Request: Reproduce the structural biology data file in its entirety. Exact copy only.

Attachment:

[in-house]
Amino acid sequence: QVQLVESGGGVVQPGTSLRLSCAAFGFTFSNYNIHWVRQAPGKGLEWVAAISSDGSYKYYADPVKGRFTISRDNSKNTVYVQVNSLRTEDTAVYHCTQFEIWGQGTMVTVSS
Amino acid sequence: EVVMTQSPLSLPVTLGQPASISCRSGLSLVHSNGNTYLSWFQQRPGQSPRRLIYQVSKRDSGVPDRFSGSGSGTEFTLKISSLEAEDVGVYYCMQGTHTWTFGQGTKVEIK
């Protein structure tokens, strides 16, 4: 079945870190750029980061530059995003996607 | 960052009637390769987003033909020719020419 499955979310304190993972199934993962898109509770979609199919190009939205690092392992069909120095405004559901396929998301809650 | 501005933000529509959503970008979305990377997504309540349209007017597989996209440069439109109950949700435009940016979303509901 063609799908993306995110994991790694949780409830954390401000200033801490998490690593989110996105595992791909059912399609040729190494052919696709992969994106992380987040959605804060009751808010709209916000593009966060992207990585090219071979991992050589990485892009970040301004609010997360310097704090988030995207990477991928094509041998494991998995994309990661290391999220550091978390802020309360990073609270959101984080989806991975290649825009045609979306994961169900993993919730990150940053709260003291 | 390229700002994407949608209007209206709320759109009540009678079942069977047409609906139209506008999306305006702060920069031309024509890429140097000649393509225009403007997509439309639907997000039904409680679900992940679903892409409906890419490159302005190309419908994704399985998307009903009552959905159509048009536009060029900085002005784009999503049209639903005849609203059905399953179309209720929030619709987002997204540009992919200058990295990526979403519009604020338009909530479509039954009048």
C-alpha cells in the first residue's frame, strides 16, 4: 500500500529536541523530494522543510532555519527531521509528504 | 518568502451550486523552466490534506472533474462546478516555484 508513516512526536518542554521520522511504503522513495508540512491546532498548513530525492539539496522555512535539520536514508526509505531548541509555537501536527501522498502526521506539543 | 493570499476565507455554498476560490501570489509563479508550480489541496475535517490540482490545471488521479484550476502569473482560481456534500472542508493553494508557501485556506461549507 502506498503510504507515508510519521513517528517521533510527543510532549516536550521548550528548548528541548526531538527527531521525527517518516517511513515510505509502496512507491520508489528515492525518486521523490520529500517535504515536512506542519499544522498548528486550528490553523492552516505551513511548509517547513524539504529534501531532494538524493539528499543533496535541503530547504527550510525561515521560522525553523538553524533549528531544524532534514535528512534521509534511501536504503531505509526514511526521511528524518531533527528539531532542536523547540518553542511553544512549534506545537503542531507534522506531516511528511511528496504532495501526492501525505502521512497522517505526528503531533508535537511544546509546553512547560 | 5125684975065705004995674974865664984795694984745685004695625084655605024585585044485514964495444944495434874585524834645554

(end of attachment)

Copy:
[in-house]
Amino acid sequence: QVQLVESGGGVVQPGTSLRLSCAAFGFTFSNYNIHWVRQAPGKGLEWVAAISSDGSYKYYADPVKGRFTISRDNSKNTVYVQVNSLRTEDTAVYHCTQFEIWGQGTMVTVSS
Amino acid sequence: EVVMTQSPLSLPVTLGQPASISCRSGLSLVHSNGNTYLSWFQQRPGQSPRRLIYQVSKRDSGVPDRFSGSGSGTEFTLKISSLEAEDVGVYYCMQGTHTWTFGQGTKVEIK
């Protein structure tokens, strides 16, 4: 079945870190750029980061530059995003996607 | 960052009637390769987003033909020719020419 499955979310304190993972199934993962898109509770979609199919190009939205690092392992069909120095405004559901396929998301809650 | 501005933000529509959503970008979305990377997504309540349209007017597989996209440069439109109950949700435009940016979303509901 063609799908993306995110994991790694949780409830954390401000200033801490998490690593989110996105595992791909059912399609040729190494052919696709992969994106992380987040959605804060009751808010709209916000593009966060992207990585090219071979991992050589990485892009970040301004609010997360310097704090988030995207990477991928094509041998494991998995994309990661290391999220550091978390802020309360990073609270959101984080989806991975290649825009045609979306994961169900993993919730990150940053709260003291 | 390229700002994407949608209007209206709320759109009540009678079942069977047409609906139209506008999306305006702060920069031309024509890429140097000649393509225009403007997509439309639907997000039904409680679900992940679903892409409906890419490159302005190309419908994704399985998307009903009552959905159509048009536009060029900085002005784009999503049209639903005849609203059905399953179309209720929030619709987002997204540009992919200058990295990526979403519009604020338009909530479509039954009048």
C-alpha cells in the first residue's frame, strides 16, 4: 500500500529536541523530494522543510532555519527531521509528504 | 518568502451550486523552466490534506472533474462546478516555484 508513516512526536518542554521520522511504503522513495508540512491546532498548513530525492539539496522555512535539520536514508526509505531548541509555537501536527501522498502526521506539543 | 493570499476565507455554498476560490501570489509563479508550480489541496475535517490540482490545471488521479484550476502569473482560481456534500472542508493553494508557501485556506461549507 502506498503510504507515508510519521513517528517521533510527543510532549516536550521548550528548548528541548526531538527527531521525527517518516517511513515510505509502496512507491520508489528515492525518486521523490520529500517535504515536512506542519499544522498548528486550528490553523492552516505551513511548509517547513524539504529534501531532494538524493539528499543533496535541503530547504527550510525561515521560522525553523538553524533549528531544524532534514535528512534521509534511501536504503531505509526514511526521511528524518531533527528539531532542536523547540518553542511553544512549534506545537503542531507534522506531516511528511511528496504532495501526492501525505502521512497522517505526528503531533508535537511544546509546553512547560 | 5125684975065705004995674974865664984795694984745685004695625084655605024585585044485514964495444944495434874585524834645554